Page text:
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Sunday, 25 October 2015

A little textual analysis

I'm no sycophant, so I can honestly say this: List of the Lost is a mess. A glorious mess, but a mess none-the-less. Boston college kids ranting about Thatcher is 1975? The American dero with his accurate but unlikely rant about the British Cruelity Family? "...snoozled in sleepland; a smiling sleep of dreamland." Really? Really? REALLY?

Don't get me wrong, I love it. It will become a cult classic, if it isn't already. It's the "White Album" of novels. Ezra's "bulbous salutation" and Harri's "manly central issue" that Tracey finds "too slight to grip" will be much quoted. And this: “Whoever put the pain in painting had also put the fun in funeral.” It's overloaded with such gems.

But it's not the quality of the (often tortuous) prose that concerns me here. I'm more concerned with matters of identity. Many co-incidences have already been pointed out (but I have failed to find mentioned the obvious FTM reference on page 109: "Edgar Allan Poe couldn't concoct this."). What I'm interested in here is to draw attention to something else.

The writing style of LOTL is baroque, brash and overbearing. It's a wordy tome that's slim in pages, but long in lengthy sentences (woe-betide David Morrissey or whomever else gets the job of reading it into a talking book, should it get that far). There's the wit of Autobiography, but in LOTL it's in overdrive. They share the dialogue in italics. They share the expected Morrissey-esque themes. But what gets me is that, although there's the occasional phrase lifted from a Morrissey lyric, it's very different from Morrissey's well-honed song verses. And if people thought Autobiography needed editing, then we can only assume that Michael Bracewell got the sack after that effort and M decided to fulfill that role himself.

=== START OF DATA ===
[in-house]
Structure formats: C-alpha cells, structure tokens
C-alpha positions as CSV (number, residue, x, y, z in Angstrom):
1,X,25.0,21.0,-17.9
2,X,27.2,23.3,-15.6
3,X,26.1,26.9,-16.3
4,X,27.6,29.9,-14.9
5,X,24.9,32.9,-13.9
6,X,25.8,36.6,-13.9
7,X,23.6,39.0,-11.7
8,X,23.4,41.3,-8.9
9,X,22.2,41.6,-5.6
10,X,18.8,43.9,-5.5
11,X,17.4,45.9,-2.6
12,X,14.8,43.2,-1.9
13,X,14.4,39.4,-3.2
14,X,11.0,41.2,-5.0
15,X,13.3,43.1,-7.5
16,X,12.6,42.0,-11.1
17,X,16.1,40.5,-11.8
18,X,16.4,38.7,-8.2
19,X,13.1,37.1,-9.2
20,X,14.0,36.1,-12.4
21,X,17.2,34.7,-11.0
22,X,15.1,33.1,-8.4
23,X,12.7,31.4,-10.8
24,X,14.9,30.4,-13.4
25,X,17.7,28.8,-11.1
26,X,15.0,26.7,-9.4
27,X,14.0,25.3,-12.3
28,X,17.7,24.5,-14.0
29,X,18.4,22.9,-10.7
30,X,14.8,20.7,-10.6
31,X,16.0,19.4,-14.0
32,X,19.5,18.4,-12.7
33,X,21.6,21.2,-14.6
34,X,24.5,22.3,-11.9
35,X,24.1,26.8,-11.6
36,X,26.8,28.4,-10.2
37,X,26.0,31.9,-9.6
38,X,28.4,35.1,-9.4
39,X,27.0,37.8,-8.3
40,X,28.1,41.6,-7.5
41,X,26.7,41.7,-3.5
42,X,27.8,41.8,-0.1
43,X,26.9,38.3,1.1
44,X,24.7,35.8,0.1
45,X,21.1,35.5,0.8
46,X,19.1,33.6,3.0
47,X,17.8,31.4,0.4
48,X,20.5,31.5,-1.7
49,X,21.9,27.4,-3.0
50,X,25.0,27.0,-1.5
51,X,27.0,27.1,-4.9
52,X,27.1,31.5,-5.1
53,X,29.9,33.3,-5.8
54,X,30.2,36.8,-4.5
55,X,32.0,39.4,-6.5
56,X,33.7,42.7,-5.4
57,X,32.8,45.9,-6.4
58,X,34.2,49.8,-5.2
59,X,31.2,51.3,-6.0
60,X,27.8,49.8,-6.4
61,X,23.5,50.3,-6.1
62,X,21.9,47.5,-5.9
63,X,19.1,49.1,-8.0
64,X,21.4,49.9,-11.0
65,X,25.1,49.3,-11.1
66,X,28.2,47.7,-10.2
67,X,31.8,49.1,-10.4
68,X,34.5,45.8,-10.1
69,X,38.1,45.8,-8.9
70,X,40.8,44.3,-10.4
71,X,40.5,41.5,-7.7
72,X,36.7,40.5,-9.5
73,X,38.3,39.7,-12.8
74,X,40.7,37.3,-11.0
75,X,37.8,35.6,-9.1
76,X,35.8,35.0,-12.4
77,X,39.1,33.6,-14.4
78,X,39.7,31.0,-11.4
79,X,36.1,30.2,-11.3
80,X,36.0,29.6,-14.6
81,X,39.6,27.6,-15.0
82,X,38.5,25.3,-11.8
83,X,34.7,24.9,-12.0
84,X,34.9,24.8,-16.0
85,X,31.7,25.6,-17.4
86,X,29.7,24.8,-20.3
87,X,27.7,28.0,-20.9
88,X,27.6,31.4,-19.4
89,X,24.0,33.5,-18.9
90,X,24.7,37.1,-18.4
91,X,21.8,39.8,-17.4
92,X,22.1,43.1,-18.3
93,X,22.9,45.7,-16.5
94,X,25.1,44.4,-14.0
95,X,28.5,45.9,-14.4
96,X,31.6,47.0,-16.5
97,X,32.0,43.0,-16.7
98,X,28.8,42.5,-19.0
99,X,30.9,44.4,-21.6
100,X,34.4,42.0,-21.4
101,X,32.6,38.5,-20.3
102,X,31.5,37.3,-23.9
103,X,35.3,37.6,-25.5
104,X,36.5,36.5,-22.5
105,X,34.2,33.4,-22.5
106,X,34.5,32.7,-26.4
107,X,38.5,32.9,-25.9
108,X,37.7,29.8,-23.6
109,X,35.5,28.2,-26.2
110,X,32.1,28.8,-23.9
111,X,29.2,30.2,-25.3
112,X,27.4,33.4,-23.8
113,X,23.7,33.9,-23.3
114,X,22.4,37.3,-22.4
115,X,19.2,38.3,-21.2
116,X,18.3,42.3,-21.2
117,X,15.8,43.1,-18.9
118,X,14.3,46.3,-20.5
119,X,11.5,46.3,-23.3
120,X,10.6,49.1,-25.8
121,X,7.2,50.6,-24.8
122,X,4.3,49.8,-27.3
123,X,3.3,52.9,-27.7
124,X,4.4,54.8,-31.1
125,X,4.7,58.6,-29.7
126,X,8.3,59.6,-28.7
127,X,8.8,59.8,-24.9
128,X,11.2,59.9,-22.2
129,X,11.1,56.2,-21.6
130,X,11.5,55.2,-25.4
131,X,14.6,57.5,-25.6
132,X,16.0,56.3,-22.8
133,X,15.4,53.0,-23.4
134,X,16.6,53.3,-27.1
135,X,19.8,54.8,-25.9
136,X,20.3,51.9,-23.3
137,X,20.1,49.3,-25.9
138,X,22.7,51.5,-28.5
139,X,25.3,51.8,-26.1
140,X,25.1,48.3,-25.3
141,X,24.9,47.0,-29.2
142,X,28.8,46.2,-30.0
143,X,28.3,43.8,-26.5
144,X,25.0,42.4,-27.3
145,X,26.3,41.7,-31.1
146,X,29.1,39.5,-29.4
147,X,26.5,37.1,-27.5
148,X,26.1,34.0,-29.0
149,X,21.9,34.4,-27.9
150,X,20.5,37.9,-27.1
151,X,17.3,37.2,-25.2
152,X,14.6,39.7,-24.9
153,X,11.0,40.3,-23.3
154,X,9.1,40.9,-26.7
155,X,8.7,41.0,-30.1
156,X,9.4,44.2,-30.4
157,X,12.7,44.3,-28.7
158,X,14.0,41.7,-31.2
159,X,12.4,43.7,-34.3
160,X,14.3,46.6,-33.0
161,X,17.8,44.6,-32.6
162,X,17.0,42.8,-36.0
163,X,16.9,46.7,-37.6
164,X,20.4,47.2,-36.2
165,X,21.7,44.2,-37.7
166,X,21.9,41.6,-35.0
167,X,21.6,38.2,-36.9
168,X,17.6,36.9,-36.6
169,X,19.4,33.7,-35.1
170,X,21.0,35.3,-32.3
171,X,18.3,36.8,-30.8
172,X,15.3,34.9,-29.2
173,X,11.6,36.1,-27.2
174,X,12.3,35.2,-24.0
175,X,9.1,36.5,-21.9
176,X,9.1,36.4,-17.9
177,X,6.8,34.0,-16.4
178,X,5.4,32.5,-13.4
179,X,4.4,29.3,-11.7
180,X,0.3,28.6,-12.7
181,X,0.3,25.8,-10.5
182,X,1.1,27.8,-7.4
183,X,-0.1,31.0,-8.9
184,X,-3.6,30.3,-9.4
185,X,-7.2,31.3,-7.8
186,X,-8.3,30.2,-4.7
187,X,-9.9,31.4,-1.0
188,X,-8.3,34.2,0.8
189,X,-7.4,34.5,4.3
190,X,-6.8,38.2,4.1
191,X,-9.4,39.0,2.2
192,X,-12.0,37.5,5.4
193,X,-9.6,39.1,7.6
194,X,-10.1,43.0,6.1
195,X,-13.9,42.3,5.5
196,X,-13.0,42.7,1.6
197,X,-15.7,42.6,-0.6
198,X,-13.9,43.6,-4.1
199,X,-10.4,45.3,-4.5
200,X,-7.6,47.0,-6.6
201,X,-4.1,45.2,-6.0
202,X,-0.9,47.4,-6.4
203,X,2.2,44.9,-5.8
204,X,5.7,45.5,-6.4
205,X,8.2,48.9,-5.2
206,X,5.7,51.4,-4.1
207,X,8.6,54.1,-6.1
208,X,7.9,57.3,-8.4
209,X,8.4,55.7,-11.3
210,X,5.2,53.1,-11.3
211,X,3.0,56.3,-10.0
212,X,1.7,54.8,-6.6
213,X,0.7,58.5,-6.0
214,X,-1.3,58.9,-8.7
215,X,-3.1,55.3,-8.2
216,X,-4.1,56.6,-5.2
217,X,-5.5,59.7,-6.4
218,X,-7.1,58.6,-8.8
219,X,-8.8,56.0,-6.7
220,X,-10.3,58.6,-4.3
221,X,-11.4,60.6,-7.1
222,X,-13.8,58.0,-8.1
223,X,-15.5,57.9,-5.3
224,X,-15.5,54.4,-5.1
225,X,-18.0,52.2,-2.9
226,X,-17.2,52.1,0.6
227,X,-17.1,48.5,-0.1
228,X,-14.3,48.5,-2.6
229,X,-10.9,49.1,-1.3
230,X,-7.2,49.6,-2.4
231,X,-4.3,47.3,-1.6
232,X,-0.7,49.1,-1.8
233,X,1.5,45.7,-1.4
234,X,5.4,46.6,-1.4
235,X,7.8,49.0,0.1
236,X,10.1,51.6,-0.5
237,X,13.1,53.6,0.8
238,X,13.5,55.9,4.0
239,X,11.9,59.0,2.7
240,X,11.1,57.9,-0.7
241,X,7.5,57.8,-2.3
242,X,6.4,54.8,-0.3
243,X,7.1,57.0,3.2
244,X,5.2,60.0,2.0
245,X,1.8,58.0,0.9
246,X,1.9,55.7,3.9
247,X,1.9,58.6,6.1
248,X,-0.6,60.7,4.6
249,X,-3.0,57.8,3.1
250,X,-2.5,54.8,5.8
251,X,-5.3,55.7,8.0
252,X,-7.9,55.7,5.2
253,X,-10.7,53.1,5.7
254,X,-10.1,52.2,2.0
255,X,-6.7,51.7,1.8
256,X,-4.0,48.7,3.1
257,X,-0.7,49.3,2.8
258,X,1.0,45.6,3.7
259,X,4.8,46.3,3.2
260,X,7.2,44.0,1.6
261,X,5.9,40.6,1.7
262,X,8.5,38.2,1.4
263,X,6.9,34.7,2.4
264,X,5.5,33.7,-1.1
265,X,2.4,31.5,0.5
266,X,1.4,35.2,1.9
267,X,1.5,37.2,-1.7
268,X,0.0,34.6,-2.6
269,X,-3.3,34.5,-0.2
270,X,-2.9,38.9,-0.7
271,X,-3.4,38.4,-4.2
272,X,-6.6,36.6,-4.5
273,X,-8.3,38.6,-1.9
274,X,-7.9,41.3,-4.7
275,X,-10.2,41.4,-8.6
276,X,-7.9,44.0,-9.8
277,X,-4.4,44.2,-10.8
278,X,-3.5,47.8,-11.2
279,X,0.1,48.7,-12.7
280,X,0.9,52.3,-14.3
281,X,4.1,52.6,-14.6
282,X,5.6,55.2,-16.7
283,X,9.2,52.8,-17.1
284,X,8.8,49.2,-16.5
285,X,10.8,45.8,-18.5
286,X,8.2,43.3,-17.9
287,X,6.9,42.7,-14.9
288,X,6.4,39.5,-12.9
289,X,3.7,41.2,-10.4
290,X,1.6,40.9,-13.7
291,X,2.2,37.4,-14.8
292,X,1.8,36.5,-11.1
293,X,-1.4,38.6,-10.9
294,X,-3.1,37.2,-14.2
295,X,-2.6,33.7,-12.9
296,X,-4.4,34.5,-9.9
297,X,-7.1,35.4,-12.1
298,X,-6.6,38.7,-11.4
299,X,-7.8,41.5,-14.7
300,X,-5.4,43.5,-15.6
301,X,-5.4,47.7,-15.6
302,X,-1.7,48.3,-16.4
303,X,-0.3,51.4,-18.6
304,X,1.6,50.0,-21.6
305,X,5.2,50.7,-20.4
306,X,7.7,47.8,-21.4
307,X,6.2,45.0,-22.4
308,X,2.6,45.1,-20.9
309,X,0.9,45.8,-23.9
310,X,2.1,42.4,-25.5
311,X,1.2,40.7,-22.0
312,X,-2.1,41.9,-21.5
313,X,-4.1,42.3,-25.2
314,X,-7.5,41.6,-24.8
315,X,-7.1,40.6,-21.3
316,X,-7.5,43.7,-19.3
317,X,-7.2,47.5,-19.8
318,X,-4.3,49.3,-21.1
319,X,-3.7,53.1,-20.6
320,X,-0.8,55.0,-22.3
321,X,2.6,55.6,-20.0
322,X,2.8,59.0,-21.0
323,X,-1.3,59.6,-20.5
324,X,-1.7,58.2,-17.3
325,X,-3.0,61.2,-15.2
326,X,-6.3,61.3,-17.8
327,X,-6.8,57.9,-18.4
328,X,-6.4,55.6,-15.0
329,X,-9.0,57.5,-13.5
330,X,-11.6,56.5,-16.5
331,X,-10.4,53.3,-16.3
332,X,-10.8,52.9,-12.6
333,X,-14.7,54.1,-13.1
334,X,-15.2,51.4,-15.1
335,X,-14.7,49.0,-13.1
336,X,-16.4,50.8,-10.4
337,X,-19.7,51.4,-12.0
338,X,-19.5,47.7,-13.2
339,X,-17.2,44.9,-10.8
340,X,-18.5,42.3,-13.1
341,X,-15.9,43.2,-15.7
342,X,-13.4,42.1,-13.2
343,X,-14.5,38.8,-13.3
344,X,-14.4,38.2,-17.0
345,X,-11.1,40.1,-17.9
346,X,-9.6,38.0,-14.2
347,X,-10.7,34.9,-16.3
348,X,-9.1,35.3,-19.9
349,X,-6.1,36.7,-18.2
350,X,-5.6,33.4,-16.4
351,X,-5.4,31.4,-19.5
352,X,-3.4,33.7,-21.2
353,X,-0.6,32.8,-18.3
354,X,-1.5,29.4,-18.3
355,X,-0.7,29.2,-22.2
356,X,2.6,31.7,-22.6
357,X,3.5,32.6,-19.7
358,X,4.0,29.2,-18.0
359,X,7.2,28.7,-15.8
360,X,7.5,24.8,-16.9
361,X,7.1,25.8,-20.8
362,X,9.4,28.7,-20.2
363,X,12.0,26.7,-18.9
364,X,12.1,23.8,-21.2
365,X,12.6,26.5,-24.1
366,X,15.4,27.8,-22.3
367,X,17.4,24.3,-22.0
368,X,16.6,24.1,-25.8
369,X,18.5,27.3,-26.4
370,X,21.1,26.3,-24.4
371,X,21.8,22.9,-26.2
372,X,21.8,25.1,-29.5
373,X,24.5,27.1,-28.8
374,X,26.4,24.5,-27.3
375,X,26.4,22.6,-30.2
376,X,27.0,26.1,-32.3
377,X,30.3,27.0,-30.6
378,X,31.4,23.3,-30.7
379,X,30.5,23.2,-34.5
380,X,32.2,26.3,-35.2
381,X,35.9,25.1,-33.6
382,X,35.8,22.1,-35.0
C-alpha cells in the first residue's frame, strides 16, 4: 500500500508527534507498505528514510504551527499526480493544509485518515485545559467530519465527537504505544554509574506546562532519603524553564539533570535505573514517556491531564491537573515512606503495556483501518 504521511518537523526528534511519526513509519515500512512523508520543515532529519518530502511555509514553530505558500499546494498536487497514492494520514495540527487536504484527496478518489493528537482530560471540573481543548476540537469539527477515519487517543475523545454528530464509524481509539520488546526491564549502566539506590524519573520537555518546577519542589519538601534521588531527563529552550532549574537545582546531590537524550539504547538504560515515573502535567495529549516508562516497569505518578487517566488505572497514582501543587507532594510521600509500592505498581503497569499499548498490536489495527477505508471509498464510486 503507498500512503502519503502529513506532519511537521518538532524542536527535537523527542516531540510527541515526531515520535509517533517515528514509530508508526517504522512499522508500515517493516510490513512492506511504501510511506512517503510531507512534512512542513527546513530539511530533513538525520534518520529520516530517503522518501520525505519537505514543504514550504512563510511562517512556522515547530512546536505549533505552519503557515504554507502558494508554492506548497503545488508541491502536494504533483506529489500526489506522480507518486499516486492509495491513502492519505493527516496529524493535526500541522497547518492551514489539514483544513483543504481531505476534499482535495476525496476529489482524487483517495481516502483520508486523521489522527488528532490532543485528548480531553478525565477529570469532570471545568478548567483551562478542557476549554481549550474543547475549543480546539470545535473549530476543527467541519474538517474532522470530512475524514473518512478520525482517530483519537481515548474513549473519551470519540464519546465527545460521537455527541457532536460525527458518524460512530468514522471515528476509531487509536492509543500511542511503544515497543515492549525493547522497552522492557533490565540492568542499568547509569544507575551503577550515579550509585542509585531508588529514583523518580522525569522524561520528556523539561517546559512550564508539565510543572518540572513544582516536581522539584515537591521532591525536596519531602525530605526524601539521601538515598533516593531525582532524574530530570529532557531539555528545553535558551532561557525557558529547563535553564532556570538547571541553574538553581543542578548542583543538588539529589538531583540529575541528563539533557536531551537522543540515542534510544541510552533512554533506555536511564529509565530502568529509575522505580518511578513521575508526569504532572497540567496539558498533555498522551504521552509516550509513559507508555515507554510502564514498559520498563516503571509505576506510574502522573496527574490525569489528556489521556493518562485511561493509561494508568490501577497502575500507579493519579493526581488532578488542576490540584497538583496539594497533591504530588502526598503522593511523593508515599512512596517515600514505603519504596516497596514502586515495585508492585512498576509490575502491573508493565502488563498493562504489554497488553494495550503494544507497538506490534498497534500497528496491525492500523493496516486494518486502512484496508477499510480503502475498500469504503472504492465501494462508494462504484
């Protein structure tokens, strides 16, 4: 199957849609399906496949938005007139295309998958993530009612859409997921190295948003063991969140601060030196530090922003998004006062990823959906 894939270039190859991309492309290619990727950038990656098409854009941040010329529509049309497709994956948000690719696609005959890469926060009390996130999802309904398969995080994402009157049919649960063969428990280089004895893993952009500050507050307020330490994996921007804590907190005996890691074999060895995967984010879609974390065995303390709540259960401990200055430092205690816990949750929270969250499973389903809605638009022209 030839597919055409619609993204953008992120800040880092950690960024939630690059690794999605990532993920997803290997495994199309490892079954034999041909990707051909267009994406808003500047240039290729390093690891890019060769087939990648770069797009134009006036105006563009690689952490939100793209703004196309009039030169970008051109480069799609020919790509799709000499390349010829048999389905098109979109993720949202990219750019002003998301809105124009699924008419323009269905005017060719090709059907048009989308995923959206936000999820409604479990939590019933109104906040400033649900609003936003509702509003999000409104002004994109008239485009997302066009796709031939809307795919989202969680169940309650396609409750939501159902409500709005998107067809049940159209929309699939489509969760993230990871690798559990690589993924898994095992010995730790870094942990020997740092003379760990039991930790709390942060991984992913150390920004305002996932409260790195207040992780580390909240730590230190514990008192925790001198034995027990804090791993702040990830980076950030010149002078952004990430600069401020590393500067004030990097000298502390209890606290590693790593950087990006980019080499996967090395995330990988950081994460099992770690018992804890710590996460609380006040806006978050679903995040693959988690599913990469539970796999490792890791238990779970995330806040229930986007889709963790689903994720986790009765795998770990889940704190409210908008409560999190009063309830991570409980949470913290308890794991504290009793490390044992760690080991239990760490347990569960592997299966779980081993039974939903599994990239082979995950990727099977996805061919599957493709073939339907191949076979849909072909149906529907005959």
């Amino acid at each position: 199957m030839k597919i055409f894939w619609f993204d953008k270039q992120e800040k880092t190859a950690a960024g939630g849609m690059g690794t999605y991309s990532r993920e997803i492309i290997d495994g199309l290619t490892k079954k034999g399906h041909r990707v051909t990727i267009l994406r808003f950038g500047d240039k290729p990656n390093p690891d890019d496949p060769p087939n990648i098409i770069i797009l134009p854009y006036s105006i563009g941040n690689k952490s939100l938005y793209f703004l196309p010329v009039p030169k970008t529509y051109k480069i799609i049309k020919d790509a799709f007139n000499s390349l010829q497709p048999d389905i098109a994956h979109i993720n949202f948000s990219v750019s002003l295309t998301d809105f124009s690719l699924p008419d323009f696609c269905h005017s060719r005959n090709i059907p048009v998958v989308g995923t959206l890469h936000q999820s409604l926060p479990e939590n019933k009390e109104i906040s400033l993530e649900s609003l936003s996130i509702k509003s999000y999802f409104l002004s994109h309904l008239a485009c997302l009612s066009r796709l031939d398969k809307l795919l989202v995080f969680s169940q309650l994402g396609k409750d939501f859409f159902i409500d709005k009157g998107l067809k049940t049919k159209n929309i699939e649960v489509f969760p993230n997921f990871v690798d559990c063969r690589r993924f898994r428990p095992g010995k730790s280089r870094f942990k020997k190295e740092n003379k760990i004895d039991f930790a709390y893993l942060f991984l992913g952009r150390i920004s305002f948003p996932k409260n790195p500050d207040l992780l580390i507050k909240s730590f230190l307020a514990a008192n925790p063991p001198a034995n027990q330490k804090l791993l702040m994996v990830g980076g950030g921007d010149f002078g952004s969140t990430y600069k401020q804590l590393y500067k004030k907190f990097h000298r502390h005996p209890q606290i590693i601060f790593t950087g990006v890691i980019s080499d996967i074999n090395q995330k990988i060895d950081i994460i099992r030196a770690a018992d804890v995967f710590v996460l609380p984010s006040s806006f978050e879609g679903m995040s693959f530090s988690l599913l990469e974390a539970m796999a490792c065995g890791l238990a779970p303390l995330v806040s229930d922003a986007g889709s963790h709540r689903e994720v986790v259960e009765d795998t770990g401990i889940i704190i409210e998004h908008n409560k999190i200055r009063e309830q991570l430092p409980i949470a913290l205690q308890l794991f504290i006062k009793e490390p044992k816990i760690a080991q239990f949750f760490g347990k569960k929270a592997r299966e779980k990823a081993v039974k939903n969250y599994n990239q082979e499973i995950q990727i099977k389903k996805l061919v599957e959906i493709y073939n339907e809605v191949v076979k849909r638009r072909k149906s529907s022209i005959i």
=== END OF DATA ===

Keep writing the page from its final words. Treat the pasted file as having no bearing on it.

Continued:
Stylistically, it's quite different from what we've seen on the MW blob and on TTY. The messages are familiar, with the novel's oopart discussions of Churchill and of meat and the college-based conspiratorial abuse cover-up in the novel constantly reminded me of the Skull and Crossbones conspiracy theory played with on the MW blob, but the means are quite different.

Ever since reading the Brazil short story on MW (and re-published in the Blue Rose Society tumblr) I'd wondered if it showed the way to the novel. Thematically, it does; sex and death and the squalid abuse of power and money. Stylistically, though, they are quite distinct.

So, here's what I did. I popped some text samples into the Online Authorship Attribution Tool. I copied and pasted some prose from LOTL (seen in the analysis as Author 1), some TTY statements signed off as being composed by Morrissey (Author 2) and samples from Brazil (this went into Author Unknown field). What is being measured is how Brazil compares to the sample texts from LOTL (Author 1) and TTY (Author 2).

Here's the results:



It's hardly conclusive and this analysis tool may not mean that much. Maybe the prose of LOTL is so overblown that there is nothing in the Morrissey canon that is stylistically analogous, thereby creating a bias that gravitates Brazil closer to the TTY samples through their more familiar conventional prose styles. As the disclaimer says:
This tool is provided for educational and entertainment purposes only. No guarantee is given as to the accuracy of the results, and the outcomes are not to be used for commercial or legal purposes.

However, the result is intriguing, as it suggests that when handed to an anonymous, unthinking software tool that wouldn't know the emotional difference between Please Help The Cause Against Loneliness and Mambo No.5*, it turns out that Brazil is more likely to have been written by Morrissey than his debut novel.